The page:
When two light waves cancel each other out, where does the energy go?
My research interests lie at the intersection between the universe's workings on its largest and smallest scales. We can now recount the life story of our cosmos in remarkable detail, yet our data reveal a humbling degree of ignorance about its workings. Our universe appears to be filled with forms of matter and energy unlike anything on Earth, and many key aspects of cosmic evolution remain to be understood. Solving these mysteries will demand new fundamental physics, and measurements at the "cosmic frontier" are poised to play a central role.
My work to date has employed novel sub-Kelvin detectors to address two mysteries of our cosmos: What is the nature of the dark matter that governs the dynamics of large-scale structure? What spurred the inflationary epoch that begins our narrative of cosmological history? This work bridges several sub-disciplines of physics and astrophysics, linking the grand questions of fundamental physics with the quantum phenomena that enable the most sensitive measurements. I am also broadly interested in new technologies and analysis techniques to address fundamental physics.
Observational Cosmology: Observations of the cosmic microwave background (CMB) have transformed our understanding of the universe. The next frontier of this endeavor is the measurement of the faint polarization of this primordial radiation field. A "B-mode" (curl) pattern in the CMB's polarization at degree angular scales is a unique prediction of inflationary models of the universe's early moments, and a possible a window onto energies far beyond those accessible at accelerators. I collaborate on several millimeter-wave polarimeters that employ large-scale bolometer arrays to search for this signature in the millimeter-wave sky. BICEP2 observed for three years from the South Pole with unprecedented sensitivity, and in 2014 reported a detection of B-modes at degree angular scales. The Keck Array and BICEP3 continue this program with ever-more-sensitive instruments observing at multiple frequencies. I lead the receiver team for SPIDER, the most instantaneously-sensitive CMB polarimeter yet deployed, which carried this technology on a long-duration balloon flight 36 km above the Antarctic ice in January 2015. There are opportunities for instrument development and data analysis for these and future instruments.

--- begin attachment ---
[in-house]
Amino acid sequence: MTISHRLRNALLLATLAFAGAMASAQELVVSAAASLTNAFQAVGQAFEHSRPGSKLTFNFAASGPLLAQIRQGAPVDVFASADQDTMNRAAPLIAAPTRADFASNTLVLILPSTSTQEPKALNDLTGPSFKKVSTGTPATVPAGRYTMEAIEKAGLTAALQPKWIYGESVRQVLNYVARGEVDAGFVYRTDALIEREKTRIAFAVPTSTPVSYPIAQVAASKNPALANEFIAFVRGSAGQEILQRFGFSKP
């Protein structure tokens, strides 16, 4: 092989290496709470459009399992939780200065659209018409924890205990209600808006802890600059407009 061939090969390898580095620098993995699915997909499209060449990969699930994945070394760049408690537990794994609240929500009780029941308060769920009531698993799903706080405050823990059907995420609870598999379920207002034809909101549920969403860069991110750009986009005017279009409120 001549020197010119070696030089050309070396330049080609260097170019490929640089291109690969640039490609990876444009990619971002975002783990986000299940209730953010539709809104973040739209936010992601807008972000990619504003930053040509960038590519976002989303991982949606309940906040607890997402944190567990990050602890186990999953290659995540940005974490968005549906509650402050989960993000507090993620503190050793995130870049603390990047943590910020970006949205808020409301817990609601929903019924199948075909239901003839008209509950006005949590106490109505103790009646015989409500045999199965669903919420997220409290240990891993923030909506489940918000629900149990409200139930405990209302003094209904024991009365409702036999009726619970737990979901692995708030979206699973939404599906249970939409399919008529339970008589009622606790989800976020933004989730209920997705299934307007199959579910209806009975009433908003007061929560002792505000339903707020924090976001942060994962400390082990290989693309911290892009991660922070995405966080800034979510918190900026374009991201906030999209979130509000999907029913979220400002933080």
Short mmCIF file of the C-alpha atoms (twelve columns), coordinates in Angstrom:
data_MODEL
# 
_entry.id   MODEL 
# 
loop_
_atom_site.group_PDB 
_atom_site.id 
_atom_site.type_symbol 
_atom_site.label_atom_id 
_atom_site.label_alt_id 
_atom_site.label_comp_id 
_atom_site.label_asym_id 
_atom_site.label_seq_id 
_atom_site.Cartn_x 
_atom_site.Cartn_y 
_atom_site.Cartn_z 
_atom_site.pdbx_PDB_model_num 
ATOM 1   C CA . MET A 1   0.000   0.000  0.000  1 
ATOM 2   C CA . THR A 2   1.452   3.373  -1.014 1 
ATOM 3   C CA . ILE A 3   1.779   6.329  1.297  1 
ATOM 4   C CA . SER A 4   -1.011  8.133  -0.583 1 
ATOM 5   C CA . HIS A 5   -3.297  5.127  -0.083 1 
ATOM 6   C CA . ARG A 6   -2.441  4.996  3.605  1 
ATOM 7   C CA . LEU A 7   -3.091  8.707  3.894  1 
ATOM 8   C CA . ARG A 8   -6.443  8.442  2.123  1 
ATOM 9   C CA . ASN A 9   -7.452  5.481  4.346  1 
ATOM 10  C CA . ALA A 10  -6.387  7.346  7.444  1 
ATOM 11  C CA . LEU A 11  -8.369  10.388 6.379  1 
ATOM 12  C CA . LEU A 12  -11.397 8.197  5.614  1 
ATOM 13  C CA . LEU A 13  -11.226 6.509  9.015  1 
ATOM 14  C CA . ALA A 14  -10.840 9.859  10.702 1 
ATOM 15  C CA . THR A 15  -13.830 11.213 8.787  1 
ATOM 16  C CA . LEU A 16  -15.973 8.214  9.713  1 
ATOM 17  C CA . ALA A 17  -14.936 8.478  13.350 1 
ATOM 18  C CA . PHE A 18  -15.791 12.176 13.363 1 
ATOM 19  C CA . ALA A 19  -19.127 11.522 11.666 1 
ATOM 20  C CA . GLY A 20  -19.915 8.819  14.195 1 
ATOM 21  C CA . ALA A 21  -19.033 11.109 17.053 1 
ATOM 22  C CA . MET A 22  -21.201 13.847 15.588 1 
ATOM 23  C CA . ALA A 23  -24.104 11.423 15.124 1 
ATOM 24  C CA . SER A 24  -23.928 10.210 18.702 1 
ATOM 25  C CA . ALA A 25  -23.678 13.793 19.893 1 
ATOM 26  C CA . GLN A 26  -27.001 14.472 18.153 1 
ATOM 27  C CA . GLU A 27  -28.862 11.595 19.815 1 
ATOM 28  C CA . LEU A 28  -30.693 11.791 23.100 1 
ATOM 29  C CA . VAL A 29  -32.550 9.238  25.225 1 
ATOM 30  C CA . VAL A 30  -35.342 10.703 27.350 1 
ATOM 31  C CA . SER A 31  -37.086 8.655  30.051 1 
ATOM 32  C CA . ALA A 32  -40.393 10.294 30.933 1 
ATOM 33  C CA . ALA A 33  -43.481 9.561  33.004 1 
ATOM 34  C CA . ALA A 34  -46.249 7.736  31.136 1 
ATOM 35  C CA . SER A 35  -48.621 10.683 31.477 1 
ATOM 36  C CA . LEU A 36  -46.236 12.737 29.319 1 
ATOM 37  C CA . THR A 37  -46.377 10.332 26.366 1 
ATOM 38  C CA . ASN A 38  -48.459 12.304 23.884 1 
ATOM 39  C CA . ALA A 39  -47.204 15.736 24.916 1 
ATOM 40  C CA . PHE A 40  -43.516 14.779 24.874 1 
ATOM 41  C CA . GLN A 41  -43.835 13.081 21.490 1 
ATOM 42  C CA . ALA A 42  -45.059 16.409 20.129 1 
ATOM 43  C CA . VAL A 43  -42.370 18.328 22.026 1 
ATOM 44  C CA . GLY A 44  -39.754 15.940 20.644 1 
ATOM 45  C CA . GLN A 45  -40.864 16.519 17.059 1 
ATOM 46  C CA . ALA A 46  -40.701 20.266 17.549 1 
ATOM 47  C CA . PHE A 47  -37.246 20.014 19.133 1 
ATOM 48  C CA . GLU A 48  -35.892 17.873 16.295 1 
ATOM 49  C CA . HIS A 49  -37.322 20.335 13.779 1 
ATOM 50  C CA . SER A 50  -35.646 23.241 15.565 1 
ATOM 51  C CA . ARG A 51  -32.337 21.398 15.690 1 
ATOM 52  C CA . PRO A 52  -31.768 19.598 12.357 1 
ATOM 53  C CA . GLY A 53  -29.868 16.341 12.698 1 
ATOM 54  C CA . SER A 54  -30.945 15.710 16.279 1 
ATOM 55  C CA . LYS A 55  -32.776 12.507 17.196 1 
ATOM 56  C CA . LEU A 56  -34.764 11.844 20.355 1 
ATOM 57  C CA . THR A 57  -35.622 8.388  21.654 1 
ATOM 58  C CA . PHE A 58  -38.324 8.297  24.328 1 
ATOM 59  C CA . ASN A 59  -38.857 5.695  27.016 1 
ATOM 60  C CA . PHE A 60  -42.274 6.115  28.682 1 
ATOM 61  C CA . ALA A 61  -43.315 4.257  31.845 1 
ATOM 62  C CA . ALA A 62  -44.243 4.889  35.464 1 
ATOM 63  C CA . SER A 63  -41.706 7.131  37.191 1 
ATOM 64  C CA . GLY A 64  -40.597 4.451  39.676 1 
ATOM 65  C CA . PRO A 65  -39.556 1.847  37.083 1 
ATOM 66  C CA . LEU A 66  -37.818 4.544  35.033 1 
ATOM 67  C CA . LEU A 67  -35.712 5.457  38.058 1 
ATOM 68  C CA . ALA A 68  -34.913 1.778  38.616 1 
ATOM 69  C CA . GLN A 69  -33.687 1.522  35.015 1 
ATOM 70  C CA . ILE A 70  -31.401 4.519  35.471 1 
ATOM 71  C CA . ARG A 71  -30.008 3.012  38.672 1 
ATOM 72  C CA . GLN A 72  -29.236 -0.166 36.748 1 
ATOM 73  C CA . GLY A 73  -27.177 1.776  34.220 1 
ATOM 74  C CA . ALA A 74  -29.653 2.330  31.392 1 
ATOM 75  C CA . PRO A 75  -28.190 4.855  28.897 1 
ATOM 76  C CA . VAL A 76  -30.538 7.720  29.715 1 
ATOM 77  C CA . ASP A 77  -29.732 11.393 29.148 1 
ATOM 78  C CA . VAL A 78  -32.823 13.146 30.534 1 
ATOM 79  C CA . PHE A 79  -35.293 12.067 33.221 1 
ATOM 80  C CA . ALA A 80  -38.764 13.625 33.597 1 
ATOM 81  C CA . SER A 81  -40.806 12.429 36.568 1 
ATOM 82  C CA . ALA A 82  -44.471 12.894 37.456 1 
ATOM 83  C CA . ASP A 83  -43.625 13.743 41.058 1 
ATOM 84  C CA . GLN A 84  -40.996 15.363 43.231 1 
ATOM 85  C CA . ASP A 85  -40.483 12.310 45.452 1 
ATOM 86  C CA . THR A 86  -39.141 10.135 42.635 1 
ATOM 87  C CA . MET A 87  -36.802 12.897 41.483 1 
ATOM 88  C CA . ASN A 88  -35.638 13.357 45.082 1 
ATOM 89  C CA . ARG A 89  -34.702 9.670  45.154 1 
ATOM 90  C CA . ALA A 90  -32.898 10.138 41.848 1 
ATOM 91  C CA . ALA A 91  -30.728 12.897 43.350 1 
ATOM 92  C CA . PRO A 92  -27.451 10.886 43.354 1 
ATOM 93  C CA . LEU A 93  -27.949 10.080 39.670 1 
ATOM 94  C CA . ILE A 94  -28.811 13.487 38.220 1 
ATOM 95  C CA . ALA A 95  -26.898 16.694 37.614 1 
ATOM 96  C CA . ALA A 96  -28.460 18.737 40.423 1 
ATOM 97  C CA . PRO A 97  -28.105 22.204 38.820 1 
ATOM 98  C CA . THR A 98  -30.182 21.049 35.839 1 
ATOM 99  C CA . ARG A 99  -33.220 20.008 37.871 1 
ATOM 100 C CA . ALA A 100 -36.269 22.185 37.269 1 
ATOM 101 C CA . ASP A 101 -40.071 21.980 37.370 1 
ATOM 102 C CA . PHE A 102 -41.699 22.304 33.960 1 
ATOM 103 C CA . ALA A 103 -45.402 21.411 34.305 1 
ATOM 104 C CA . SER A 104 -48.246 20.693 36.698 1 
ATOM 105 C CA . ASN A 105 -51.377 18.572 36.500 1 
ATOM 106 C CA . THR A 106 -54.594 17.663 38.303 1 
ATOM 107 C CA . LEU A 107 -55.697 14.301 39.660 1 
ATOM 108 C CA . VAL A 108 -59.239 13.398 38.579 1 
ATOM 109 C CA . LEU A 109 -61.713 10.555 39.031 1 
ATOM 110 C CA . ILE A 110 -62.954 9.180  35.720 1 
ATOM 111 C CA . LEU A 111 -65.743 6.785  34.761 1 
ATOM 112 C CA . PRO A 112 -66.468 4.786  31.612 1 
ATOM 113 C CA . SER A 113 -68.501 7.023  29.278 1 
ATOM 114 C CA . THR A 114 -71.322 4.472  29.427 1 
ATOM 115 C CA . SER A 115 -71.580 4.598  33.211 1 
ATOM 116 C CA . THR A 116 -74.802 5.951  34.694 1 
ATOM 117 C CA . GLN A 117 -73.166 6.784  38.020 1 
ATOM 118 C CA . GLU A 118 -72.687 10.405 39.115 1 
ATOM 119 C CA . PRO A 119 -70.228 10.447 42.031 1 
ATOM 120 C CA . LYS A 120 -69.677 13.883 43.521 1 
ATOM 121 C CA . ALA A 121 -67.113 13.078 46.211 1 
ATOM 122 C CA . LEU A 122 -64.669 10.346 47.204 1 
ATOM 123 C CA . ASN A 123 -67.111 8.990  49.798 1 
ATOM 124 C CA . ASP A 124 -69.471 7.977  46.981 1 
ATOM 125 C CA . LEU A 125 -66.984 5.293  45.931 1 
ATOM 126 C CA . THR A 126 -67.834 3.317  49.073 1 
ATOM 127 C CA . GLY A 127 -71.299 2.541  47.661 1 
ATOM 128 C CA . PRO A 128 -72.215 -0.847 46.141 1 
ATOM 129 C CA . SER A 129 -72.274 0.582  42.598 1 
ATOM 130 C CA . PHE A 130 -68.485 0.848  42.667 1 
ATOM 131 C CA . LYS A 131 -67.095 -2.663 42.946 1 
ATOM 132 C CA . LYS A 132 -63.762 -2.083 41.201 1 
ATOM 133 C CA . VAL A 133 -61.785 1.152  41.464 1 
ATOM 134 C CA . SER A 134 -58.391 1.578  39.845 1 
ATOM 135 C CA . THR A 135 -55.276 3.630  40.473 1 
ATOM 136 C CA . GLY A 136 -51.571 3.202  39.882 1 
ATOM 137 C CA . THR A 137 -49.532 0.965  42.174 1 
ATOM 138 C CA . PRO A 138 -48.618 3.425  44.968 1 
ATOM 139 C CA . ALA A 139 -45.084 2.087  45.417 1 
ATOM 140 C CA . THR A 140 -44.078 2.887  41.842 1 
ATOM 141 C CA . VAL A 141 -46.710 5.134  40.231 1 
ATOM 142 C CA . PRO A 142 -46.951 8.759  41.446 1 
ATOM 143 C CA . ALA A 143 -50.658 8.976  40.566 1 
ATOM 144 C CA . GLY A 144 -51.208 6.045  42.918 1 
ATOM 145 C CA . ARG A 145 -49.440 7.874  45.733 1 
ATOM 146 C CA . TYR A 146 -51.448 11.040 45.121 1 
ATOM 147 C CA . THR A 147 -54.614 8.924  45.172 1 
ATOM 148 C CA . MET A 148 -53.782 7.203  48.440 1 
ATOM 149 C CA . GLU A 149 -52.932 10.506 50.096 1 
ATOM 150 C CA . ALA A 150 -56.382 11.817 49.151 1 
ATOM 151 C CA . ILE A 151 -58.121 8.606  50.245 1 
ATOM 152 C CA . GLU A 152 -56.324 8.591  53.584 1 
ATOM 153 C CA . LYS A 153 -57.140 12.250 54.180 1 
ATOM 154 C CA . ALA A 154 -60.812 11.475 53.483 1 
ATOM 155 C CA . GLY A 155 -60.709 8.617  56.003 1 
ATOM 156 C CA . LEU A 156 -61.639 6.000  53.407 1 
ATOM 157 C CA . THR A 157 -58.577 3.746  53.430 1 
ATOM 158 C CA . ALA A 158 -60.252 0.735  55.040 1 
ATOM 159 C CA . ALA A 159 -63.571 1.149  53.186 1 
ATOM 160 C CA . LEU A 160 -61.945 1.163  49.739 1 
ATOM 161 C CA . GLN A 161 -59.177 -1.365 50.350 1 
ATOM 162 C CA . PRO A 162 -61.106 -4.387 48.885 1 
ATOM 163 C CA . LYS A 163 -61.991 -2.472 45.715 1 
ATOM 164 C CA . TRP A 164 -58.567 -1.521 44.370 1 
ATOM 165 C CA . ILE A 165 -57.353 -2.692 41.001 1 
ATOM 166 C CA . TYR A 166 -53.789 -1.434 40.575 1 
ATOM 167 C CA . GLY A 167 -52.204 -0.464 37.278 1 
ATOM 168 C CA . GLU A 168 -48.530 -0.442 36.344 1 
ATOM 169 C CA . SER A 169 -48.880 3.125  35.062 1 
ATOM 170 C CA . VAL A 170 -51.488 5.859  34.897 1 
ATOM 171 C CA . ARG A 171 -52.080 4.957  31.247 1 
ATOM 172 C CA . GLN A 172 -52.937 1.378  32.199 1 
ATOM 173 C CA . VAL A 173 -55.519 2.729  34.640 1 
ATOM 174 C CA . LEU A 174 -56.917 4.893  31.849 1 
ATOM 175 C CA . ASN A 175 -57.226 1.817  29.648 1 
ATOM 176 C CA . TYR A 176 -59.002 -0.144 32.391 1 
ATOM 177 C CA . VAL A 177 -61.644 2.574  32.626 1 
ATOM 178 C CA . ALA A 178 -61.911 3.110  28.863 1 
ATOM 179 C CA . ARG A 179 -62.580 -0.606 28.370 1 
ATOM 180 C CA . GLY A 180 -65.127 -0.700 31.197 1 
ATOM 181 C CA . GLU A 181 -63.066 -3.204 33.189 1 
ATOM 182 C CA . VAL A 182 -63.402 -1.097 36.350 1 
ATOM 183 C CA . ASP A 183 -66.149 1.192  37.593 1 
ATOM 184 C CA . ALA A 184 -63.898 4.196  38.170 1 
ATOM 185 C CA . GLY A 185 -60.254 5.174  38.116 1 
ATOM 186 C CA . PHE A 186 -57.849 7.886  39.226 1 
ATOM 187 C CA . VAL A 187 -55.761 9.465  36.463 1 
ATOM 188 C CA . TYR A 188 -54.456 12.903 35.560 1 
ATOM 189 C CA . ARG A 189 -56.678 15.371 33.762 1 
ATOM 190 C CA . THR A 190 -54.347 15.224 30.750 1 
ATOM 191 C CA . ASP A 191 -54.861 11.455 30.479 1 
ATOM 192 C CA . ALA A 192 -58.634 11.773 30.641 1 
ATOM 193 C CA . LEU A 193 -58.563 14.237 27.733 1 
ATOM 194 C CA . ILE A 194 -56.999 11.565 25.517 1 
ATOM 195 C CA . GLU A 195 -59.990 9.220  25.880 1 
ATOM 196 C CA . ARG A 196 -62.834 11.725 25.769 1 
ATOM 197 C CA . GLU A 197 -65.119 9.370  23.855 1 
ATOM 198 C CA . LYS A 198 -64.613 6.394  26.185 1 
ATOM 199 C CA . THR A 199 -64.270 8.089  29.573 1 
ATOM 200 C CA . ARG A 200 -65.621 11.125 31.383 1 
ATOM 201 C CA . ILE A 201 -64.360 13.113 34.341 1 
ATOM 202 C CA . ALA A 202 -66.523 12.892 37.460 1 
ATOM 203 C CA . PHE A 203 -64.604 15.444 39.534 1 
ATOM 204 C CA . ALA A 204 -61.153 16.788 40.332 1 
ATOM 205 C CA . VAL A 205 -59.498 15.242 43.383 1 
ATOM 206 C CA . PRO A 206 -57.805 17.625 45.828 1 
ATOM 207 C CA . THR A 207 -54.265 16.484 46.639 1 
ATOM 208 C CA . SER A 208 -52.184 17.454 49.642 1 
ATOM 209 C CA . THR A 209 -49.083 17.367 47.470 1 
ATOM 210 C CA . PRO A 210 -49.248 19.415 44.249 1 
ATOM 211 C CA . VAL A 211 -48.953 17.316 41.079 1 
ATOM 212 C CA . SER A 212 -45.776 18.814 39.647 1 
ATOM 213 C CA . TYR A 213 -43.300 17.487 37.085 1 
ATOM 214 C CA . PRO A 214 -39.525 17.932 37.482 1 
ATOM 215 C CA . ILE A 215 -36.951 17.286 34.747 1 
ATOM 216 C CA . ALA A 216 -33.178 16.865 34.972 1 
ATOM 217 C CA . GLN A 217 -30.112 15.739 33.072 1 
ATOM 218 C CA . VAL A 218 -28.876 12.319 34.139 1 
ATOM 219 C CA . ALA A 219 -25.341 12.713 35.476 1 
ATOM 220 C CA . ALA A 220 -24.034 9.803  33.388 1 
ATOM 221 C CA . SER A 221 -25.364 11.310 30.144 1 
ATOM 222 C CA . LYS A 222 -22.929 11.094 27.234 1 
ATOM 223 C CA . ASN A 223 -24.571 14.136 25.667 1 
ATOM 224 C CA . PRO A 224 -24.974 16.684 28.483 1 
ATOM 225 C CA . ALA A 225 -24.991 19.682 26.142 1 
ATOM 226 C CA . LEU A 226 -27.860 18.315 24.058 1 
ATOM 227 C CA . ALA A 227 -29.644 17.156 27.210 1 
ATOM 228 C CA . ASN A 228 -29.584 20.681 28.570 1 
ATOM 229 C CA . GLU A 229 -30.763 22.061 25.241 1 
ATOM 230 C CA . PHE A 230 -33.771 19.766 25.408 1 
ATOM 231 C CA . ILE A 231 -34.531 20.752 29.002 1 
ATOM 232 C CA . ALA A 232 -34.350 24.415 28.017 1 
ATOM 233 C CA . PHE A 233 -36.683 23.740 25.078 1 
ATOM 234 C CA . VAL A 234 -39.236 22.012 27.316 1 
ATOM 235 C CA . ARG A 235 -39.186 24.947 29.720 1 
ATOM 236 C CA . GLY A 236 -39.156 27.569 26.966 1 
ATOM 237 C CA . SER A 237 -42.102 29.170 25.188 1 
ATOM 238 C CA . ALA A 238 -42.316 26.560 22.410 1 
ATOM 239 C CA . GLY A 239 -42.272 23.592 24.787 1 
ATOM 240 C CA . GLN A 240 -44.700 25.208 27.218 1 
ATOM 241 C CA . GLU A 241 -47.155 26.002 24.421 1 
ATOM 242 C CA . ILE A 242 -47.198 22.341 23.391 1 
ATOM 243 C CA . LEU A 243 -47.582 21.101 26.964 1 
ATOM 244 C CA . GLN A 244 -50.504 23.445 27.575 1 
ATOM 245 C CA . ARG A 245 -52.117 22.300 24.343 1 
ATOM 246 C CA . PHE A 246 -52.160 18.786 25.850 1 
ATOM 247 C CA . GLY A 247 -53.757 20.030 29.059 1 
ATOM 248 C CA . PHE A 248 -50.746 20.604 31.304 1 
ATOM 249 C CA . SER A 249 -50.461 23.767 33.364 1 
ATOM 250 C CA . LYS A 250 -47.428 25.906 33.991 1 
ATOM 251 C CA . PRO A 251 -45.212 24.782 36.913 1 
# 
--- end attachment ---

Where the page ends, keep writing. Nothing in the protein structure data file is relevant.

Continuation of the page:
The Search for Dark Matter: The discovery that the universe is not made of the same stuff that we are must rank as one of the most profound of the 20th century; understanding the nature and phenomenology of this dark universe remains a compelling challenge for the 21st. There is now a wealth of evidence that the bulk of the mass that drives cosmic structure formation is in some exotic form, not to be found in the highly successful Standard Model of particle physics. If this "dark matter" possesses some non-gravitational interaction, a particle from the Milky Way's halo may occasionally scatter from an atomic nucleus in an experimental apparatus. Such scattering events may be detectable in the laboratory with a sufficiently massive and sensitive particle detector, if the rates of cosmogenic and radiogenic background events can be kept low enough. The Cryogenic Dark Matter Search (CDMS) collaboration searches for such interactions in arrays of low-temperature Ge and Si detectors. These detectors are particularly powerful in searches for low-mass (below 10 GeV/c2) dark matter candidates. A 100+ kg array of improved detectors is under development for SuperCDMS SNOLAB, recently approved as part of the second generation (G2) suite of dark matter experiments.
405 Loomis Laboratory
Department of Physics 1110 West Green Street Urbana, IL 61801-3080Physics Library | Contact Us | My.Physics | Privacy Statement | Copyright Statement